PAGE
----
*(This is another of my highly-technical "note to self" signal processing posts. I'll put up something less arcane soon.)*

The Fourier transform is great for finding periodic signals: you take an FFT and a periodic signal looks like a peak in the output. Well, in an ideal world, that is; you only really get such a neat and tidy peak if the periodic signal is exactly at a Fourier frequency, which happens when it makes exactly an integral number of turns over the course of the data set. If the signal is somewhere between two Fourier frequencies, the power is spread over several Fourier output values. While it's possible to interpolate a very accurate value based on the ~32 nearest values, this can be expensive, and there's a shortcut called "interbinning"; it doesn't reconstruct the phase, but you just take a scaled average of the two neighbouring bins and get a decent approximation to the value at the midpoint between two independent Fourier frequencies.

My problem, for this post, is that the theory is all nicely worked out when going from the time domain to the frequency domain, but I want to do something analogous while going from the frequency domain back to the time domain, if that's possible. (I haven't done a literature search, or even looked very carefully at the frequency-domain interbinning papers; I thought this would be a good exercise for me.)

Just to be specific about the process I'm trying to analyze: I have the Fourier series of some pulse, assumed a delta function, and I truncate it and do an inverse real FFT, obtaining n points. Now I want to efficiently estimate the amplitude of the original pulse, in the presence of noise (though not much noise, since I need a highly significant detection to be worth following up).

The signal, then, has the profile given by a shifted Dirichlet kernel, sin(pi (n+1) x)/sin(pi x) (note the different definition of n I use from what's in the link). So when the peak is midway between two sampling points, the amplitude of the two neighboring points is a fraction 1/(n tan(pi/2n)) of the height of the main peak (note that there's a little fiddle here because, if we're doing a real inverse FFT, only the real part of the top Fourier coefficient is used; this value takes that into account). This is a gradually increasing function converging to 2/pi, or about 0.637. So if we average two adjacent values and divide by this value, we'll get the height the peak would have had had it been exactly on a sampling point.

Of course, we have noise on every sampling point, and scaling up the average like this will amplify the noise. But the averaging reduced it by a factor root two, so the loss is not as bad as it seems at first. In fact, as the plot up above shows, for all but the smallest sizes the efficiency is always about 2sqrt(2)/pi or 90% (this lowered efficiency essentially comes from using only the power in two samples rather than all of them). A ten percent loss of efficiency is not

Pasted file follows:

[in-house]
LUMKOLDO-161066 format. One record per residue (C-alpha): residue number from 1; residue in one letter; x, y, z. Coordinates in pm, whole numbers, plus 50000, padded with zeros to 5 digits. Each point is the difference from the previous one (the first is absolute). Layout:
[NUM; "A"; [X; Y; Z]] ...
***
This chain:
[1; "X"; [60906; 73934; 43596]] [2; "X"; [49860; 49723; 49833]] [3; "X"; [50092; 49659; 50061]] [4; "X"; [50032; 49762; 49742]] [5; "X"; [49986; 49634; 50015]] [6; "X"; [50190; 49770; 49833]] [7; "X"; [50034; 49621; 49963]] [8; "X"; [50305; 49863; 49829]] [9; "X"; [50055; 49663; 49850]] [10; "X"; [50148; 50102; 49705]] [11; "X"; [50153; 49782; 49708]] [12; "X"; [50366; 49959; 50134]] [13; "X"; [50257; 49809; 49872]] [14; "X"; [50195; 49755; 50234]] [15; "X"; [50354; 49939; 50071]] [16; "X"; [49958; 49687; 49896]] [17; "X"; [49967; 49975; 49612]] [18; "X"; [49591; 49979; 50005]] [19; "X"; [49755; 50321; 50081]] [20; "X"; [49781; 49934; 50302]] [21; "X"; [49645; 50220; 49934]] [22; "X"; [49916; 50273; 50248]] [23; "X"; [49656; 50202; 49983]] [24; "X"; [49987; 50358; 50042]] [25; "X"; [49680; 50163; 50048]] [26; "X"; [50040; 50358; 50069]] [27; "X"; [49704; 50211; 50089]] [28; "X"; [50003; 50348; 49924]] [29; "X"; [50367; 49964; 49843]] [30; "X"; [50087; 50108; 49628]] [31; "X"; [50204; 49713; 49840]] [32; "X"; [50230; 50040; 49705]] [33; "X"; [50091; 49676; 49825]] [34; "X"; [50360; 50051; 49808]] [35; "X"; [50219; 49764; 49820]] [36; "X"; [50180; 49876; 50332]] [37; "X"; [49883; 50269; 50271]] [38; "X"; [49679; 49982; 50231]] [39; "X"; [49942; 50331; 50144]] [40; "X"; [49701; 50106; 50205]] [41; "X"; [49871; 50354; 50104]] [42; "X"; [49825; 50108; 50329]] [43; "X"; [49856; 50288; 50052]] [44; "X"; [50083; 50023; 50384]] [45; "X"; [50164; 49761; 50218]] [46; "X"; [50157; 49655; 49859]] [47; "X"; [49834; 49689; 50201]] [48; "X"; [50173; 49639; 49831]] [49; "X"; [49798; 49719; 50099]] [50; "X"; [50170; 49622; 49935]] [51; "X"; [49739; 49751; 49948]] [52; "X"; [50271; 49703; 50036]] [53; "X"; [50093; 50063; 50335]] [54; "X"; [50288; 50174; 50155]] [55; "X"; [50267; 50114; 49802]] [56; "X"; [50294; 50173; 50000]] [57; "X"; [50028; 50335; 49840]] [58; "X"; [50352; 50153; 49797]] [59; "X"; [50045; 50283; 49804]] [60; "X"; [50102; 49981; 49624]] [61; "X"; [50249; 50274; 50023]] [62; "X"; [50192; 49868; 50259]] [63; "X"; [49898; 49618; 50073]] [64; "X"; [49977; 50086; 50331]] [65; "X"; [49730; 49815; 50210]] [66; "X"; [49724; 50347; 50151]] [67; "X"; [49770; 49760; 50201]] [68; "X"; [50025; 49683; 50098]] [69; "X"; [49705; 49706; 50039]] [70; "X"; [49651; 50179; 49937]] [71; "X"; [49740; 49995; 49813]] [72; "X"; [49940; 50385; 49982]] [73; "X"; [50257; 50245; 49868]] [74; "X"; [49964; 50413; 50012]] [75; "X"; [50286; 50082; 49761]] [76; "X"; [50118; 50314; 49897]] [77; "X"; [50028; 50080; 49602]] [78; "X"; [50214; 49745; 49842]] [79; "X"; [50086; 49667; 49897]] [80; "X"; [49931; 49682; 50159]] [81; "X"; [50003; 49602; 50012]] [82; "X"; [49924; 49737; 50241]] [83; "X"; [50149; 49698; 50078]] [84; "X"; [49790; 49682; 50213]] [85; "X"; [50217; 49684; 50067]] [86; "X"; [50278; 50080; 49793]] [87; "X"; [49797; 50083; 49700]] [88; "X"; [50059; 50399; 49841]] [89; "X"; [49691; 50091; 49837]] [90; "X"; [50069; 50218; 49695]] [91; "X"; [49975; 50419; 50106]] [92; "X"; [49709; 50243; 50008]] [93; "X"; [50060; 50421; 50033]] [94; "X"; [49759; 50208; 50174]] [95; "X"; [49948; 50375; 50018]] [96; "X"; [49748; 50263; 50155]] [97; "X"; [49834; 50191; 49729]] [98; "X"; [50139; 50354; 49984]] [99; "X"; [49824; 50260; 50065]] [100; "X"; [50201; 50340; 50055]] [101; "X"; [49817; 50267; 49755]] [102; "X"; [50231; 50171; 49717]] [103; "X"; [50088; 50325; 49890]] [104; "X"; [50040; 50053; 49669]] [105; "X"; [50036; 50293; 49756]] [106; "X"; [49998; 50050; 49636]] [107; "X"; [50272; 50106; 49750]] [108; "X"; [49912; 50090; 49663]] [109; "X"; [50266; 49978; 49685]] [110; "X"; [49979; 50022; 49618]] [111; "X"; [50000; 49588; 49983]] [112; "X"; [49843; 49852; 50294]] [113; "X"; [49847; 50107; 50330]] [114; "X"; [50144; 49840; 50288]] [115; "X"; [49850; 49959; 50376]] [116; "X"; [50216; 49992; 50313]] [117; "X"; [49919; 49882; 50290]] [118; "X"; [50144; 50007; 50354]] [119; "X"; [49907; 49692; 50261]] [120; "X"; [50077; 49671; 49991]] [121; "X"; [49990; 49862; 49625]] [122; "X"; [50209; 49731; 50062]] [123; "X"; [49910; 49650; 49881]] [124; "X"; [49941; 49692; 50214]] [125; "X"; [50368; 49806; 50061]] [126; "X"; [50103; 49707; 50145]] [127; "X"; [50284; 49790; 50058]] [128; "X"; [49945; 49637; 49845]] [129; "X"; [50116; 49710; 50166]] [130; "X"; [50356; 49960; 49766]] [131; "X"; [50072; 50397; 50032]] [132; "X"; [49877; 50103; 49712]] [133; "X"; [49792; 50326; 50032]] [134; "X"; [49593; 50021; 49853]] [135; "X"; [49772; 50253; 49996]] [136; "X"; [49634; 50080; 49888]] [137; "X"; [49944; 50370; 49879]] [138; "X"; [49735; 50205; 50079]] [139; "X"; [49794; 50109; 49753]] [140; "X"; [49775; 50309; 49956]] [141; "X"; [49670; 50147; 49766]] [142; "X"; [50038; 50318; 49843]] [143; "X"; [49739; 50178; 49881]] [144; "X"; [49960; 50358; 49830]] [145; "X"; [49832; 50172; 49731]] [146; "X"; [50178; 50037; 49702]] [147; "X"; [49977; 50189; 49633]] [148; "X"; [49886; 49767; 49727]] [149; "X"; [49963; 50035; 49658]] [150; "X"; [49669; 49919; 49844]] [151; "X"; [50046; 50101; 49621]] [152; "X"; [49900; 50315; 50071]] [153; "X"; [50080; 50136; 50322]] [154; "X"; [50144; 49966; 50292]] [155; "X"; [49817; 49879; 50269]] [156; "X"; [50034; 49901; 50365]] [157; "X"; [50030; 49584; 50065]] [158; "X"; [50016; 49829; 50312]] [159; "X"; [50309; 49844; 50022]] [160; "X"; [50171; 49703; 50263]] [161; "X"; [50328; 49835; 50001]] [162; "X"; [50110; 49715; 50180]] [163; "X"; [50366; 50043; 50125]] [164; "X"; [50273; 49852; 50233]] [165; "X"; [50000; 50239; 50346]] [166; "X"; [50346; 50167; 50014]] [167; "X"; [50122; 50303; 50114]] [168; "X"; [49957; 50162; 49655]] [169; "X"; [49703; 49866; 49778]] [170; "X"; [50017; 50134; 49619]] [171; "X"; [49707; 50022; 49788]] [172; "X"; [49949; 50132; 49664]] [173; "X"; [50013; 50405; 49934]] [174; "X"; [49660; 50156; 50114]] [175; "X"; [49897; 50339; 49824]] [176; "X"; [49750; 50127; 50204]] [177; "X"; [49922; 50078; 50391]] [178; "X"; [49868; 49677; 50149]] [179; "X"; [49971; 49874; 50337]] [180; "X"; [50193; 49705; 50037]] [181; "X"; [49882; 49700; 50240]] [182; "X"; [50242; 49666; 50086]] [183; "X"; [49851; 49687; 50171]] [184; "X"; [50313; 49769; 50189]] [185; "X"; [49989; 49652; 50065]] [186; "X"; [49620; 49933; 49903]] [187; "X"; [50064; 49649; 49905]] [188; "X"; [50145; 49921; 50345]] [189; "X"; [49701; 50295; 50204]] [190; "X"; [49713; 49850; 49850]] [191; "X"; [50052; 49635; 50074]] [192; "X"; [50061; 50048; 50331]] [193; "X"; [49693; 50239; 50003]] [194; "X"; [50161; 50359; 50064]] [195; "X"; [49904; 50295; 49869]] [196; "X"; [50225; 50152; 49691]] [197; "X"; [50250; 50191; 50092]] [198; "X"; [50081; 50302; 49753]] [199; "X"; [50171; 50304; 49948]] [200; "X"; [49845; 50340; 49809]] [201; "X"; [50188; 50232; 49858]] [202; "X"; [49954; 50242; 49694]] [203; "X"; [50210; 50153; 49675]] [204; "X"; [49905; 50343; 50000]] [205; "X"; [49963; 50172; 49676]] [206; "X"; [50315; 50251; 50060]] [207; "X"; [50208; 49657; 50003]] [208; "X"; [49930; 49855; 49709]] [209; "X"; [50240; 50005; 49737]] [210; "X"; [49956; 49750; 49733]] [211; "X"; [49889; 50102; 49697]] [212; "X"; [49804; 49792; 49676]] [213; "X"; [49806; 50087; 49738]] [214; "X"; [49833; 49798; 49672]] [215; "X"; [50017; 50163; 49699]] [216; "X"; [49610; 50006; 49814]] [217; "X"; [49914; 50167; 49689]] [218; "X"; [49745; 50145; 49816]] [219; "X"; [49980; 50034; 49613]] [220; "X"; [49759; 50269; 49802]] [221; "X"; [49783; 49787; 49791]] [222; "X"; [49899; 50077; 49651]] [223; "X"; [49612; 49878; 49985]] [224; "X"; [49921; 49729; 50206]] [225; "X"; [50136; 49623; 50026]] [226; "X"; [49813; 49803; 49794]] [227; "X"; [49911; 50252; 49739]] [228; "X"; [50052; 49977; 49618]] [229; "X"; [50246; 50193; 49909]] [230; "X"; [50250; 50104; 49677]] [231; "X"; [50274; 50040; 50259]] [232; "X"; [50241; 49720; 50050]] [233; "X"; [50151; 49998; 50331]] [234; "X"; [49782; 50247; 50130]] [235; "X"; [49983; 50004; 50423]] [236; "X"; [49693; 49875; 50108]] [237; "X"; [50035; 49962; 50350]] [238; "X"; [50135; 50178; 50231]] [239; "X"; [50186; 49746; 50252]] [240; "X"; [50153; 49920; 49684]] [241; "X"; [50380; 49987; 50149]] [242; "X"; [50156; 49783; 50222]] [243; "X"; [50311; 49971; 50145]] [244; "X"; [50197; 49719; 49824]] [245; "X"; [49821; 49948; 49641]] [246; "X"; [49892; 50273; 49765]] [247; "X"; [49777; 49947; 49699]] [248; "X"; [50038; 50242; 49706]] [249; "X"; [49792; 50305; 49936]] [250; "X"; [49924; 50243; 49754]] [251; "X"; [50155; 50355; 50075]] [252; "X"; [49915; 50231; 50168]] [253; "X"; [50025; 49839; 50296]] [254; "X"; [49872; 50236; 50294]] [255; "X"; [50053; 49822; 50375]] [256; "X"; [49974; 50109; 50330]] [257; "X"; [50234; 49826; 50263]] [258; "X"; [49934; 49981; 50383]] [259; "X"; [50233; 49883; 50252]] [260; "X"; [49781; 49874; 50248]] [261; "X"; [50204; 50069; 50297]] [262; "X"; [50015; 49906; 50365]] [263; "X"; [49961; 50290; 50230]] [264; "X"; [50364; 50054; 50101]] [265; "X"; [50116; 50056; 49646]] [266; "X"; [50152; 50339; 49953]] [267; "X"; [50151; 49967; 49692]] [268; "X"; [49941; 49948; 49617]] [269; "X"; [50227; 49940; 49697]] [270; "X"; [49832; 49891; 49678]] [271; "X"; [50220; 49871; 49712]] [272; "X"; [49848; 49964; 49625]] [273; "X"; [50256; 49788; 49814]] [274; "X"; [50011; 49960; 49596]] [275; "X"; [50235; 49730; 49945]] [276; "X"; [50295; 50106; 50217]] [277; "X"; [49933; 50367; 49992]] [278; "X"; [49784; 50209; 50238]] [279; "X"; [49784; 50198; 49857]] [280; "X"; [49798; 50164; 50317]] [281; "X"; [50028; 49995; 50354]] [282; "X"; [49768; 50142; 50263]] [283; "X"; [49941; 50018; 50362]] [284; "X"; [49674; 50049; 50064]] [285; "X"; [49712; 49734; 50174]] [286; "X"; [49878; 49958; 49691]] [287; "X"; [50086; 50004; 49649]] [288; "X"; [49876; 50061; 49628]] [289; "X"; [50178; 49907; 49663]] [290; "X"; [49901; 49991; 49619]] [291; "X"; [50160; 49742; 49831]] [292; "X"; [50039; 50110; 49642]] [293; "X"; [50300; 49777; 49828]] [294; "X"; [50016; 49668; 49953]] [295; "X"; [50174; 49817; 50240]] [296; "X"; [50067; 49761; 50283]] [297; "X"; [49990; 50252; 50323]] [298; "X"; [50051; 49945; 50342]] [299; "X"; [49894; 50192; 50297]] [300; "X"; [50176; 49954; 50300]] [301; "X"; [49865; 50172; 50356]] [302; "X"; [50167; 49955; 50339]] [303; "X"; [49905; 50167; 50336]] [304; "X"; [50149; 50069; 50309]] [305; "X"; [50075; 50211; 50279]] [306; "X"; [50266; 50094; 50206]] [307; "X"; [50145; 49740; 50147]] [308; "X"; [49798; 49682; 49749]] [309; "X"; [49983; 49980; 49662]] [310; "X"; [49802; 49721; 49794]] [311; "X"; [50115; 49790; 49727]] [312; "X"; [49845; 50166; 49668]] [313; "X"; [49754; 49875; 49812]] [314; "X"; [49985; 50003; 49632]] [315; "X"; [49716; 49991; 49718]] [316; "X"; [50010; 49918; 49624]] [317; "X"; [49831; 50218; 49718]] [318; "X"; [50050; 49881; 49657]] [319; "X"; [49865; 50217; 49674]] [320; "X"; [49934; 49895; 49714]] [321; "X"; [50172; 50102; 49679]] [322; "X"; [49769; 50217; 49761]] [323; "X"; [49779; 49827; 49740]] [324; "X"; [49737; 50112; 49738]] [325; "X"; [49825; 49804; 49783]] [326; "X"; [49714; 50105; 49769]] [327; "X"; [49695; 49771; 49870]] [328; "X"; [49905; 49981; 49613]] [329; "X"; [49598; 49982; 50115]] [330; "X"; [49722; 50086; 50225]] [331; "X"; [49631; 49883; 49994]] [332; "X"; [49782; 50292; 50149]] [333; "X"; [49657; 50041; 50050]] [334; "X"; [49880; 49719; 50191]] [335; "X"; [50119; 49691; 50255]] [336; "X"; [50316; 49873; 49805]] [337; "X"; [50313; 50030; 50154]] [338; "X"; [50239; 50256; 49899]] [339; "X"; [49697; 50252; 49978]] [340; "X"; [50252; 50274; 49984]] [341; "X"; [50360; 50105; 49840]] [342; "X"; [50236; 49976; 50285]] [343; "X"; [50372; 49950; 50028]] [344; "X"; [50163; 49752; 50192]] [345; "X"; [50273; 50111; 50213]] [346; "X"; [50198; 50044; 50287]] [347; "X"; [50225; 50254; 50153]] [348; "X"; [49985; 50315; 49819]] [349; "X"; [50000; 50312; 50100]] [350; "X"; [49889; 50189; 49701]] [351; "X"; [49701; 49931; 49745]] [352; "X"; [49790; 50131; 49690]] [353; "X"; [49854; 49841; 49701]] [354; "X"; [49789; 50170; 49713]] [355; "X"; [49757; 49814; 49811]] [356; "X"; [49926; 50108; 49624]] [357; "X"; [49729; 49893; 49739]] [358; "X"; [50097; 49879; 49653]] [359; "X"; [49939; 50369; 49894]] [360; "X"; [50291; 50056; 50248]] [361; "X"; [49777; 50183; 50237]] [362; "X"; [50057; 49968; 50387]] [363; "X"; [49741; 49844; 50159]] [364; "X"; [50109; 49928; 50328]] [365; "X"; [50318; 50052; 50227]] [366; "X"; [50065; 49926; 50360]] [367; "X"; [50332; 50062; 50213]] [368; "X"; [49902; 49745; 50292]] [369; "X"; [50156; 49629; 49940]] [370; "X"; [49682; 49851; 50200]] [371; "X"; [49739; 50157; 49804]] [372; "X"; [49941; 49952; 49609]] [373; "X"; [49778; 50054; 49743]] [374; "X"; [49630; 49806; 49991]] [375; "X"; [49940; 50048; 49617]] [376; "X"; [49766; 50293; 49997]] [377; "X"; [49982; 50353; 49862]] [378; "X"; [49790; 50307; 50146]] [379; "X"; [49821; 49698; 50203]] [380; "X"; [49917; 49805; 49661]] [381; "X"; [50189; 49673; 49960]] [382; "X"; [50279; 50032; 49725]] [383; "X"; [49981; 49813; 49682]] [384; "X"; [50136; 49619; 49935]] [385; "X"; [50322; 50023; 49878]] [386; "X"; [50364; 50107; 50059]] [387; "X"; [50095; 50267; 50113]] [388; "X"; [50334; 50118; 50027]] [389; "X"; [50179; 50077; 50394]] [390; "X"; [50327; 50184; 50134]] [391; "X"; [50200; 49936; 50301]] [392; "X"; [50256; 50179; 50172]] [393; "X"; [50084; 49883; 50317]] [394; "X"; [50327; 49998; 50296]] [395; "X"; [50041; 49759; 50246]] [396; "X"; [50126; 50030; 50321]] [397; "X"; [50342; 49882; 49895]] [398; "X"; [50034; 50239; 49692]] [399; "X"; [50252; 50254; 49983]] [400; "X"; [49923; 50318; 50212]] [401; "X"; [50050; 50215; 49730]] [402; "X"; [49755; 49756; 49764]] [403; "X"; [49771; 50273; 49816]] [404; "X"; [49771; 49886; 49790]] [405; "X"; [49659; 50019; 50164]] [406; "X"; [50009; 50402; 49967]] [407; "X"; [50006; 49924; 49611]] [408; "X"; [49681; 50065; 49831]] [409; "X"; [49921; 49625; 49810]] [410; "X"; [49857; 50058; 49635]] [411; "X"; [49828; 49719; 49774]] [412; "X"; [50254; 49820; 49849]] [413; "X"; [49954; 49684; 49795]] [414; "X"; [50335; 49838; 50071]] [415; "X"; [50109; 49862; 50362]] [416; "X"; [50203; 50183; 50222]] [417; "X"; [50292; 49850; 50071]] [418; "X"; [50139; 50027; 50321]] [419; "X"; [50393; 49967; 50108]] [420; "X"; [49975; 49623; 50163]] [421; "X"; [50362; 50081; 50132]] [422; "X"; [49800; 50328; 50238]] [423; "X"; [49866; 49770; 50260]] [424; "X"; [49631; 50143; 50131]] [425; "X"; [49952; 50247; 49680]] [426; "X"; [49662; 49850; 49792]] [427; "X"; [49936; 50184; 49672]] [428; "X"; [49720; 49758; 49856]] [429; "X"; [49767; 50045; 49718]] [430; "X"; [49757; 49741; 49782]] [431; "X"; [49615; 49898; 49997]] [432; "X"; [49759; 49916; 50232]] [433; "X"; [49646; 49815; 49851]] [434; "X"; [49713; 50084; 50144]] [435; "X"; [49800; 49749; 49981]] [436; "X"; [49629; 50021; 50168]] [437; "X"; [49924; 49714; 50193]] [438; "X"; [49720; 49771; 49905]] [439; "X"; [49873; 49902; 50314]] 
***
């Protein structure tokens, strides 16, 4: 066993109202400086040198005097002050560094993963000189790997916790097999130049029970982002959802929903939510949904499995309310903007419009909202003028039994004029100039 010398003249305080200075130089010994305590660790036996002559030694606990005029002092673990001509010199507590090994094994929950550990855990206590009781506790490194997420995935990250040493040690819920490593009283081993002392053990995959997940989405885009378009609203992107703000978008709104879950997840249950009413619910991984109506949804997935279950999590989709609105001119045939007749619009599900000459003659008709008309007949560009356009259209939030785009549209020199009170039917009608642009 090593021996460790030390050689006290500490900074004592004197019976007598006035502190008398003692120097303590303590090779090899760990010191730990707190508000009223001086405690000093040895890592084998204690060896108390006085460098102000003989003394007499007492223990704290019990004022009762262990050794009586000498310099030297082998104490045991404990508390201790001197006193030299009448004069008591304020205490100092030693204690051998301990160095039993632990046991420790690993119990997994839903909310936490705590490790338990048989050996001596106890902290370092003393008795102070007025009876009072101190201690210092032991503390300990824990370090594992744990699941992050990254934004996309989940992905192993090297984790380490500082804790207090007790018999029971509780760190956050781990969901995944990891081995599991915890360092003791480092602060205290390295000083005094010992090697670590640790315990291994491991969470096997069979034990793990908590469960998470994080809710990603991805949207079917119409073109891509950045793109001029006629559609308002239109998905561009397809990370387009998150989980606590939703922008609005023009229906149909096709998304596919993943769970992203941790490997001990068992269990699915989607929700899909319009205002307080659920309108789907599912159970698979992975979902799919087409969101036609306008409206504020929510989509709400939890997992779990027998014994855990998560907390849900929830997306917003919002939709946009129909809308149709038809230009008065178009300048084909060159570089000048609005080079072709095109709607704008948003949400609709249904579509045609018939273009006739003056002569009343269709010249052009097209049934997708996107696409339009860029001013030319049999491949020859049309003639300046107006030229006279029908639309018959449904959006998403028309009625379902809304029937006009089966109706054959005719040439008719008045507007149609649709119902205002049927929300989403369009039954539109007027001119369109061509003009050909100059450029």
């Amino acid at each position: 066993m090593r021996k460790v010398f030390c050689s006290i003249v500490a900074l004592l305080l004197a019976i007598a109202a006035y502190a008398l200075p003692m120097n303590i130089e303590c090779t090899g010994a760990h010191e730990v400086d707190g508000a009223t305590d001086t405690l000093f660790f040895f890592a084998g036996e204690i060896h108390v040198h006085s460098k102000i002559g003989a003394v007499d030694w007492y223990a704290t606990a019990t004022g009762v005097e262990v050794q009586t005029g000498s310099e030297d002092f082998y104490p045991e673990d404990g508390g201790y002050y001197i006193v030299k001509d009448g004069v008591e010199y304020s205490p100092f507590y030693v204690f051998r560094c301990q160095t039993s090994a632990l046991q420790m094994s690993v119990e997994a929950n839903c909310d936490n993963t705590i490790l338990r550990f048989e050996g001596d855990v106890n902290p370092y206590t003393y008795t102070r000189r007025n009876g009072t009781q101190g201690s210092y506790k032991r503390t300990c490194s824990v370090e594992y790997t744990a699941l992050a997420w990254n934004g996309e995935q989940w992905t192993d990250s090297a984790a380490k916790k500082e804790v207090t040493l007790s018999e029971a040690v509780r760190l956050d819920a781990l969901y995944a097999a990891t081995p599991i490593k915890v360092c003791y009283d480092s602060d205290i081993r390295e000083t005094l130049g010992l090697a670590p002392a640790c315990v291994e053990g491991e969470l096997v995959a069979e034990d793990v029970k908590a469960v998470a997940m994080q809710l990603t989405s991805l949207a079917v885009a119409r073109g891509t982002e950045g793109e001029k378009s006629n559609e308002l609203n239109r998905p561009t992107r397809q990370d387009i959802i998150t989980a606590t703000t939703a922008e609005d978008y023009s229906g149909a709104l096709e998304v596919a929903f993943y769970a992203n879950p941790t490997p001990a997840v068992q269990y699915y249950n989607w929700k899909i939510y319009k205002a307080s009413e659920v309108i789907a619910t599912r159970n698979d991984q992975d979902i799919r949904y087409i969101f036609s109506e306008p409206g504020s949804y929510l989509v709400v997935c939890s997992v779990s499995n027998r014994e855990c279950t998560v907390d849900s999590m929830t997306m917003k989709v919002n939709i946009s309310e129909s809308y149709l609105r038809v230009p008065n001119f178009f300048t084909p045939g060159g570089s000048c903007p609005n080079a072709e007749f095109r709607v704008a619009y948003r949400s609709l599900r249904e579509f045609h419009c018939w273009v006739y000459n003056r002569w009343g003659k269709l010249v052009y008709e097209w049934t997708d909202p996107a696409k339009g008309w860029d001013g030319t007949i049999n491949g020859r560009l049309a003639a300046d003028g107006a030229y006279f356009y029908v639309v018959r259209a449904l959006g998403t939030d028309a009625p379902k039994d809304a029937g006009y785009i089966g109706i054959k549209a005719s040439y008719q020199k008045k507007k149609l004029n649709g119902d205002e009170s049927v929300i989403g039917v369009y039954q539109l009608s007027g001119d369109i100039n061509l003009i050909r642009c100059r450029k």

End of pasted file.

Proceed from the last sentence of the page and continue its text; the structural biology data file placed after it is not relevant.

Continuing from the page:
*good*, certainly, but we can to some extent compensate for it: simply lower our threshold for interbinned candidates by ten percent, then at the end discard any that don't improve when "polished". Since this approach is necessary anyway for the frequency sampling and interpolation, and since not interbinning roughly doubles our runtime, this is probably reasonable as long as we don't get utterly deluged with candidates as a result.

That said, the ten percent loss is for signals exactly halfway between sampling points. What about other offsets? The plot on the left shows that the worst-case loss of sensitivity (in the case of large n) is about 15%. This is still not great, but as above, I think it is probably manageable. And for a factor of two in runtime, I think it's probably worth it.

Upon reflection, of course I don't have to guess whether it will be worth it: since I know my thresholds are Gaussian, I can compute how many excess false positives I get by reducing the threshold in this way. The answer will depend on the threshold I set, of course. But if I'm running down around one false positive per FFT, that's something like one in 10

^{7}, and at those levels, there are some hundred bogus false positives due to the lowered threshold for every "real" false positive. That's annoying but not necessarily a problem. With those numbers, though, it would be nice to short-circuit the "polishing" step. If we split the polishing up into steps: inverse real FFT with lots of bins, then search in period with proper interpolation, we can short-circuit at each step if the power doesn't improve enough to pass the real threshold. As long as it's only some hundred candidates, 1024-point FFTs are a very cheap price to pay. Realistically, beams with zillions of RFI candidates are going to be more of a problem, since there's a risk they'll completely bog down the processing, polishing thousands of candidates from a beam that's too contaminated to be worth using. Short-circuiting the polishing can help with these too: you just declare by fiat that not more than, say, a thousand candidates will be reported from any FFT, so once you hit a thousand candidates, you start raising the threshold.

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